States with the Highest and Lowest Property Taxes

by Christelle HollomonMay 21, 2018

If you’re a homeowner, you know that there are many additional costs associated with your home other than the listing price. One of these costs, of course, being property taxes. Depending on where you reside, property taxes can be financially inconvenient and can even become a major burden. Wallethub reports that “the average American household spends $2,197 on property taxes for their homes each year, according to the U.S. Census Bureau.”

So where does your state rank when it comes to property tax rates? Check out the states with the lowest and highest property taxes!

States with the lowest property taxes

Property taxes are computed by taking the current market value of your property times the tax rate, and the tax rate is recalculated each year in most places. They are usually assessed by the local government and are used by the governing body of the jurisdiction in which the property is located. Taxes collected on properties are used to “fund education, road and highway construction, public servants, and other services which benefit the community,” according to Investopedia.

It’s no surprise that Hawaii is an expensive state to live in. However, the property taxes are actually favorable for homeowners. The state brings in taxation revenue from many other sources, such as tourism, and therefore does not depend on property taxes to fund their operations. With a property tax rate of just 0.27%, many not nonresidents of Hawaii invest in properties, creating a competitive real estate market.

States with the highest property taxes

Since the tax rate is recalculated each year in most places, it is likely to slowly increase. Many homeowners do not tend to notice any changes in their taxes because they pay for them through an escrow account. Managed by mortgage companies, homeowners can opt-in to pay taxes and homeowners insurance through an escrow account to receive a single monthly bill that includes their mortgage and escrow payments, which spread the cost of property taxes over a six or 12-month period. If a homeowner chooses not to pay through an escrow account, they are liable to pay them on their own.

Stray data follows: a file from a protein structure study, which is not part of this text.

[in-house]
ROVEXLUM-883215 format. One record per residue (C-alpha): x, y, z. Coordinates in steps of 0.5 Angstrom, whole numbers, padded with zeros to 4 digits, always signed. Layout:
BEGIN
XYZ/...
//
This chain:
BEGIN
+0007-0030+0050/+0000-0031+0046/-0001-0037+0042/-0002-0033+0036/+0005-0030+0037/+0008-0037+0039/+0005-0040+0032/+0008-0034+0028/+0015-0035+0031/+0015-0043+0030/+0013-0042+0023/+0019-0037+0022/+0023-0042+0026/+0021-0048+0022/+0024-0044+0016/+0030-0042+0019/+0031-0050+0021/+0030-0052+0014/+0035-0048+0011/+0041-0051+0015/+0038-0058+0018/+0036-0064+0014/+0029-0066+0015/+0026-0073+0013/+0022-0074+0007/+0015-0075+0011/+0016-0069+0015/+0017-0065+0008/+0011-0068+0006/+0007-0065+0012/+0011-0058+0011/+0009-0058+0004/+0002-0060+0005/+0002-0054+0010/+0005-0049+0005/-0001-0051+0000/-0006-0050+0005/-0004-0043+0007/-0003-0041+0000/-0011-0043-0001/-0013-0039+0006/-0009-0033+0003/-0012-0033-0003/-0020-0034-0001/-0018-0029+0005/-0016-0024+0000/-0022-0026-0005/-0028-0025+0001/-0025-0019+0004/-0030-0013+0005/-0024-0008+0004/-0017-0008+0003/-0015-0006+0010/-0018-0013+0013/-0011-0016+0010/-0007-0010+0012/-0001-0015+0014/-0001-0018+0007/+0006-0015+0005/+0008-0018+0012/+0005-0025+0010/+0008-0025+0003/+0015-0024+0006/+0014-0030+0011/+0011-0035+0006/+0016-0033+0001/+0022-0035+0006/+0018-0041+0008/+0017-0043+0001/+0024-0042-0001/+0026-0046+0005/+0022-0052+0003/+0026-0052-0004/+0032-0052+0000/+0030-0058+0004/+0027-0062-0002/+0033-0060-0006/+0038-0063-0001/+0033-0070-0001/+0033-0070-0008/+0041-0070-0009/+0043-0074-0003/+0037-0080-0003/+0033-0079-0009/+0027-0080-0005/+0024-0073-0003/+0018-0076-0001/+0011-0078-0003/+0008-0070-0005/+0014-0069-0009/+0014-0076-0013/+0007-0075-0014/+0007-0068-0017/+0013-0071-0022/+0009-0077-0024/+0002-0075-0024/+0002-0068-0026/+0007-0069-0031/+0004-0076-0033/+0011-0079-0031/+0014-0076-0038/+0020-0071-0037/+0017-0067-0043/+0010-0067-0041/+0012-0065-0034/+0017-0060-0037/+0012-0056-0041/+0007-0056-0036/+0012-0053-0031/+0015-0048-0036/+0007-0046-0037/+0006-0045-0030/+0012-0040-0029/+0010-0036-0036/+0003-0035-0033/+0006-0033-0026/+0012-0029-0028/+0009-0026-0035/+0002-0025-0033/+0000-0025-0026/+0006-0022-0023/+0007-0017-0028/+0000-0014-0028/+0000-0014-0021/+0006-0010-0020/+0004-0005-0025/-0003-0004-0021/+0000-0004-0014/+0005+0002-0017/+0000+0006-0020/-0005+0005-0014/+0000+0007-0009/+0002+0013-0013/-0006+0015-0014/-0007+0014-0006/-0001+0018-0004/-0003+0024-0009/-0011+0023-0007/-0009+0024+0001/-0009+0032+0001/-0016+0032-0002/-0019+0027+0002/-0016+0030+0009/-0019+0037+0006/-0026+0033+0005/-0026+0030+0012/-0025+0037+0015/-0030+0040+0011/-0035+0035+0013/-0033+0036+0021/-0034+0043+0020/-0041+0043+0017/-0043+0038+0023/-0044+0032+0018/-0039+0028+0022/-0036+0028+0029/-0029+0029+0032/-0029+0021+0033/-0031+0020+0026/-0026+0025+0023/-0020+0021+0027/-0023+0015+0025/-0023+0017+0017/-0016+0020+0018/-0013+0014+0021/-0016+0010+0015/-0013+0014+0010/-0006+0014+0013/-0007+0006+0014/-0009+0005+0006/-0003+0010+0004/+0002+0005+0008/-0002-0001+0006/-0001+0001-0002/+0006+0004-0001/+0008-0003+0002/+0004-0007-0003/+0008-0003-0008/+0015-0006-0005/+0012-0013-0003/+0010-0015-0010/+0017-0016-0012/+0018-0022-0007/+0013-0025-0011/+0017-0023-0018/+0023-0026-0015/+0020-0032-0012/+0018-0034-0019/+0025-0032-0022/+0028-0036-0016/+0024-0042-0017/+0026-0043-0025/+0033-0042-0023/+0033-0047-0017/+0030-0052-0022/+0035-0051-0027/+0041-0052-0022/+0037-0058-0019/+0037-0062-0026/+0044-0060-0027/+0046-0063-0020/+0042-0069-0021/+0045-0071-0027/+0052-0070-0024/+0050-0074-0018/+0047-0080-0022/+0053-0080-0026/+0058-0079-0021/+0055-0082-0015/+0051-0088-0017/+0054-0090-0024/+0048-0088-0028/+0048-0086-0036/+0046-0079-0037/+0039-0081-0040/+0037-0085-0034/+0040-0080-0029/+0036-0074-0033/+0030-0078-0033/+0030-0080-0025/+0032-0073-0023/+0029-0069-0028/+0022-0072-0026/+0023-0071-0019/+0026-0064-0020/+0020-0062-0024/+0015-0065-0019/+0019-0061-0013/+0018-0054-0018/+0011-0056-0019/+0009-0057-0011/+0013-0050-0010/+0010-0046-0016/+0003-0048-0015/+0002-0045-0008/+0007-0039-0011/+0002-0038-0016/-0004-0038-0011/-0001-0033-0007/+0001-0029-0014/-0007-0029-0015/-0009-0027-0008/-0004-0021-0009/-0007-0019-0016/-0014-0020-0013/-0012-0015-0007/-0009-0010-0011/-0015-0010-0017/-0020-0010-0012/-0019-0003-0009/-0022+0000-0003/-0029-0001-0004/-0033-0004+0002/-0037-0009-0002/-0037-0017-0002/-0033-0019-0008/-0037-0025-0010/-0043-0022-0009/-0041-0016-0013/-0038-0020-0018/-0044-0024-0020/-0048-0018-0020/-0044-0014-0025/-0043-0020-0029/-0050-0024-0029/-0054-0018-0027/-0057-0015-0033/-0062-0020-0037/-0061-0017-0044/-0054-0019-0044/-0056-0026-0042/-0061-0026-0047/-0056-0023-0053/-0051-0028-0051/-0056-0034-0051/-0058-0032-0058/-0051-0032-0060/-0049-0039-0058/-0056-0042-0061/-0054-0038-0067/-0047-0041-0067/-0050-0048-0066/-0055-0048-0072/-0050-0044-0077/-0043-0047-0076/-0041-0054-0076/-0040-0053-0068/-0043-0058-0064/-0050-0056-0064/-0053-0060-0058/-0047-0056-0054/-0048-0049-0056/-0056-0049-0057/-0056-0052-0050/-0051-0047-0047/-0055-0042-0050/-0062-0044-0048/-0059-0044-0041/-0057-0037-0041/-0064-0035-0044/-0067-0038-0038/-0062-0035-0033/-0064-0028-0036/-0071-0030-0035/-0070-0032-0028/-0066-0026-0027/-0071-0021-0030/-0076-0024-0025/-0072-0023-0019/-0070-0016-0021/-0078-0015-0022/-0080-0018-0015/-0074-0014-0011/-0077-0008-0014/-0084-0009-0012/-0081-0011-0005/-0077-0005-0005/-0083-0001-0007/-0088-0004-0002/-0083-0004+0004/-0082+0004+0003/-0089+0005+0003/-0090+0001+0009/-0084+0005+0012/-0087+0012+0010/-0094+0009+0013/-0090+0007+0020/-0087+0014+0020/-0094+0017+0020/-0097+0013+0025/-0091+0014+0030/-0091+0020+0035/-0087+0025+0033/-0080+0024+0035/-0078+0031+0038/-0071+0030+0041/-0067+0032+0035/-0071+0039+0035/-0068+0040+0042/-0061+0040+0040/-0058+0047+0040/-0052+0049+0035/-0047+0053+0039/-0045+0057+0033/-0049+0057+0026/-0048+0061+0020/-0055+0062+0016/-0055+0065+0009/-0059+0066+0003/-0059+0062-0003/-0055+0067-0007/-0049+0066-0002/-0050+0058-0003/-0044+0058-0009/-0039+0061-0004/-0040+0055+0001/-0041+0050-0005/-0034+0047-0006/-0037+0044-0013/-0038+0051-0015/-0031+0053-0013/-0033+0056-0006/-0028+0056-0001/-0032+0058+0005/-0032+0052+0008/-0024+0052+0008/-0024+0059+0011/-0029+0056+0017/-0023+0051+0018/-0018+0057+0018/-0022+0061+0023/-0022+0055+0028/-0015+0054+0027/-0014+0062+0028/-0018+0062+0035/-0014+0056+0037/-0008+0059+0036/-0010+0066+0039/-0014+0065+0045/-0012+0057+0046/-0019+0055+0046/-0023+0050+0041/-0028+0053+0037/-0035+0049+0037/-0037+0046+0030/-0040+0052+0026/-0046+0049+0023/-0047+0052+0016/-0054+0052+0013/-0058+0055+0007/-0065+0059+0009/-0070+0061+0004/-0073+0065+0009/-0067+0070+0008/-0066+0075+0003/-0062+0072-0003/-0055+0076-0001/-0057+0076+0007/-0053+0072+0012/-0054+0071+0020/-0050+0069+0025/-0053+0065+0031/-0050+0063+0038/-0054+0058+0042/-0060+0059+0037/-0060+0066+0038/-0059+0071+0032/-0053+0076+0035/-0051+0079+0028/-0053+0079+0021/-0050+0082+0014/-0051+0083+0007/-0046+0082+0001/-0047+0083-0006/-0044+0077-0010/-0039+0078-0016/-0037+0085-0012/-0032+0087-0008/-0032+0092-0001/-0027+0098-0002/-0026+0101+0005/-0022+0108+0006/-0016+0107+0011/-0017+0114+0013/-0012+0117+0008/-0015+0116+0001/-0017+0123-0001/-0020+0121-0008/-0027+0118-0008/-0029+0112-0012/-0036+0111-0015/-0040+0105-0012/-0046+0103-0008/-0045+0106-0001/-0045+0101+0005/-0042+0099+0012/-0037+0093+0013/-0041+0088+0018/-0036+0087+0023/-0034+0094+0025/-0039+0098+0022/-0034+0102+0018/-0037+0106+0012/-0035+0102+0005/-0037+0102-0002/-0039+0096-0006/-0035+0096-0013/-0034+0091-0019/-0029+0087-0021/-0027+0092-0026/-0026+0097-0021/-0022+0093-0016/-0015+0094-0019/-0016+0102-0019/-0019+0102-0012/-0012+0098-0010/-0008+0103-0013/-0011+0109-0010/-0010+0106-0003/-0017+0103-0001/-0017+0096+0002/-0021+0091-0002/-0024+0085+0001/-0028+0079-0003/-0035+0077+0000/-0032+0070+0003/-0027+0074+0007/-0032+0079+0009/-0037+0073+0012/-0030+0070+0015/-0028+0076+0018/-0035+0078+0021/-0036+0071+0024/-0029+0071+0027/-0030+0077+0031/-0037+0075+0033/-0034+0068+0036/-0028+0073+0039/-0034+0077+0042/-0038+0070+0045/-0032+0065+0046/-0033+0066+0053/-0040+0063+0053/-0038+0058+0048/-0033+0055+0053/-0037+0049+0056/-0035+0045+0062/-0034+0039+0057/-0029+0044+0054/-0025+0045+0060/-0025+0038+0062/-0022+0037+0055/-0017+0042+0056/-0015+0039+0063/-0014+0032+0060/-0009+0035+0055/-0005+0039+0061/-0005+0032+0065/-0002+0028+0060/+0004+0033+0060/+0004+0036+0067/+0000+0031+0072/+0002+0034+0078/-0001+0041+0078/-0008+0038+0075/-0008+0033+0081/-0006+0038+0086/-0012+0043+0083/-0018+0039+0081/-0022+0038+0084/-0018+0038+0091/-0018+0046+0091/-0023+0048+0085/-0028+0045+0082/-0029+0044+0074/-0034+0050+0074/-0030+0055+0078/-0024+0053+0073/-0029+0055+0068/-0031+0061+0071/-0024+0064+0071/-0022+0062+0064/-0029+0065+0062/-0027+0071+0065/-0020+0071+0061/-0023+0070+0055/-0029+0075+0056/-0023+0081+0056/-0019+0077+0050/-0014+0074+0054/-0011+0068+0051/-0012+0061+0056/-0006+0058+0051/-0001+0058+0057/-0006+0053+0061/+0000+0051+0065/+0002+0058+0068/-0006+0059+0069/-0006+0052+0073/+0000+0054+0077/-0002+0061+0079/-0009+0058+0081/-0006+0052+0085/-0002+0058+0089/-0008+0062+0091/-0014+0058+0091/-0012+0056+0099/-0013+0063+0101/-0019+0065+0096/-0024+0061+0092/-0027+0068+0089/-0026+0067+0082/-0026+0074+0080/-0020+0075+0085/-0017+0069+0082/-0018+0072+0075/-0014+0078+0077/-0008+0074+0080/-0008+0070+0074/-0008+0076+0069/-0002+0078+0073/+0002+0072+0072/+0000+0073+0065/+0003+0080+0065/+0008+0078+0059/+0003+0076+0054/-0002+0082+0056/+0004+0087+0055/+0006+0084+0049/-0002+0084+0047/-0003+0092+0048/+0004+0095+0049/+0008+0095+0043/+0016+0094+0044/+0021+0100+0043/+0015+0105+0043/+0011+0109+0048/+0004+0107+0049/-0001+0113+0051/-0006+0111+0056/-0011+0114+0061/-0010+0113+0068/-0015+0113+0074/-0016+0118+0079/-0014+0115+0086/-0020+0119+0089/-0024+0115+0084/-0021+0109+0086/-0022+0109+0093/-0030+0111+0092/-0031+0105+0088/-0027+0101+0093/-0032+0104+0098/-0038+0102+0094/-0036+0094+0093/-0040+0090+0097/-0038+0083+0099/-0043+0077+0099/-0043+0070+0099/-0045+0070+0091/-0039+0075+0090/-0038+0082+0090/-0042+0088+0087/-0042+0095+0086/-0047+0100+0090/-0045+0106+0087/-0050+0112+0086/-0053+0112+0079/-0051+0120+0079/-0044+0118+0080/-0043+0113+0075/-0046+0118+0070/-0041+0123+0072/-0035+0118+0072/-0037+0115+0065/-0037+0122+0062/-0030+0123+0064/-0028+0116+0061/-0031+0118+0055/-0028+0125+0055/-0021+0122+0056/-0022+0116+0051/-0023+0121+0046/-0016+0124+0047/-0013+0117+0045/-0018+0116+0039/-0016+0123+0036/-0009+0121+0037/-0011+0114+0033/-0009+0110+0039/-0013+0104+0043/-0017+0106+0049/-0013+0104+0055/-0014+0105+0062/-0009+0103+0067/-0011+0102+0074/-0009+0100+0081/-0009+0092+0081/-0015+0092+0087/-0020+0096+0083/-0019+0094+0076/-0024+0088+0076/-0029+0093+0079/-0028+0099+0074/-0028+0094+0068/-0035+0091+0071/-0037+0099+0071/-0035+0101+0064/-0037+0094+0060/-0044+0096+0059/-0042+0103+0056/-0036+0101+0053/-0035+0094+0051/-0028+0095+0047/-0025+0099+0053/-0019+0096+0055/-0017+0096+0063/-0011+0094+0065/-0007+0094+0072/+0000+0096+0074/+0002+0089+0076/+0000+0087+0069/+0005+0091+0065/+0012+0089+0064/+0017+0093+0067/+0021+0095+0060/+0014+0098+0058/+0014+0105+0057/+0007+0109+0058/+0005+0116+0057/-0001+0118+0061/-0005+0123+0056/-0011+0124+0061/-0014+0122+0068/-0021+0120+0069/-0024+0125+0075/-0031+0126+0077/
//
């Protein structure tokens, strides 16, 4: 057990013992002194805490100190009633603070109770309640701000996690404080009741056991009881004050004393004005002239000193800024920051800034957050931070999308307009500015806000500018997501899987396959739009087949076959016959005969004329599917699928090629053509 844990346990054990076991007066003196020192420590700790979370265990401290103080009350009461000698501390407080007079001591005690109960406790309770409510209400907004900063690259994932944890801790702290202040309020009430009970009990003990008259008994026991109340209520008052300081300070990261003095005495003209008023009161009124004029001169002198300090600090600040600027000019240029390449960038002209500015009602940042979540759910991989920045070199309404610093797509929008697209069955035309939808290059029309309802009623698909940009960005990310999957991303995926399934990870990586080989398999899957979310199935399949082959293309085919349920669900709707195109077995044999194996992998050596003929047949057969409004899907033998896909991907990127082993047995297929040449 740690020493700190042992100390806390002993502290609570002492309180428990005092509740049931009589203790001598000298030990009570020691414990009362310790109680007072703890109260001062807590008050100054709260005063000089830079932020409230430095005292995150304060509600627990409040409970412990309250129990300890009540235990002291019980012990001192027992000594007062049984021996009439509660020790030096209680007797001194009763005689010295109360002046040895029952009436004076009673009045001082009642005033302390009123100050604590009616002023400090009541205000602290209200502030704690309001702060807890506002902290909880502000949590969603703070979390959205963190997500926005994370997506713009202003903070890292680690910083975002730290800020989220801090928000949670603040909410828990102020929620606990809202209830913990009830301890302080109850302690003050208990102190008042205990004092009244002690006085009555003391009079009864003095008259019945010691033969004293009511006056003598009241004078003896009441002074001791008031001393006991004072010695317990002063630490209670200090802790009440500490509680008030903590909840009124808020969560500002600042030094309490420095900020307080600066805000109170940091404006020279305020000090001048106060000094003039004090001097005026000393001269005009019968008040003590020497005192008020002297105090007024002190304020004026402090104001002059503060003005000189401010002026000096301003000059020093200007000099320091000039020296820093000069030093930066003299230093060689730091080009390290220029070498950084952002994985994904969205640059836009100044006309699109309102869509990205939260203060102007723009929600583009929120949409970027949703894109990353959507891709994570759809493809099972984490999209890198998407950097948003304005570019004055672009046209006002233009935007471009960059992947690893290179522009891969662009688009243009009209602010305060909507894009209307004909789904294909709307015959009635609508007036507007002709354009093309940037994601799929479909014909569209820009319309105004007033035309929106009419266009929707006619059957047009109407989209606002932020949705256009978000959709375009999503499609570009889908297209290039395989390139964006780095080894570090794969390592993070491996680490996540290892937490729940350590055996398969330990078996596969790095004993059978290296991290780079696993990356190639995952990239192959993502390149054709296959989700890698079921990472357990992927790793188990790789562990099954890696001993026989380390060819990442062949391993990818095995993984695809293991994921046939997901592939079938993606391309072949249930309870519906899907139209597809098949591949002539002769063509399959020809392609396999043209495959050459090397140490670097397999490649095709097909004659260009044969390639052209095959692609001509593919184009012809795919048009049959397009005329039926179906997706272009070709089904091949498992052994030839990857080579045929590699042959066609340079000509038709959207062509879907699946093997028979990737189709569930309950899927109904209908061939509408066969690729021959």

Not paying property taxes can potentially lead to a foreclosure on your home. According to the National Tax Lien Association, $14 billion in property tax go unpaid each year. The payment schedule for property taxes varies by locality. When the payments are left unpaid, the taxing authority may assign a lien against the property. This is a legal claim against the property for the unpaid owed amount. Once the taxes are paid, the lien is removed and the property can be sold or refinanced.

While high property taxes may seem like a burden sometimes, they aren’t a bad thing, especially if you are looking for a good school system. 45% of school funding comes from local money sources such as property taxes.

The Smart Asset website provides a property tax calculator that you can use to find local property tax rates by ZIP Codes and get an estimate of annual property taxes based on assessed valuation of a home.

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About The Author
Christelle Hollomon
Christelle is a Homes.com content marketing intern as well as a full-time marketing student. When she is not studying or working, she enjoys watching make-up tutorials, playing volleyball, and creating DIY masterpieces for her future home!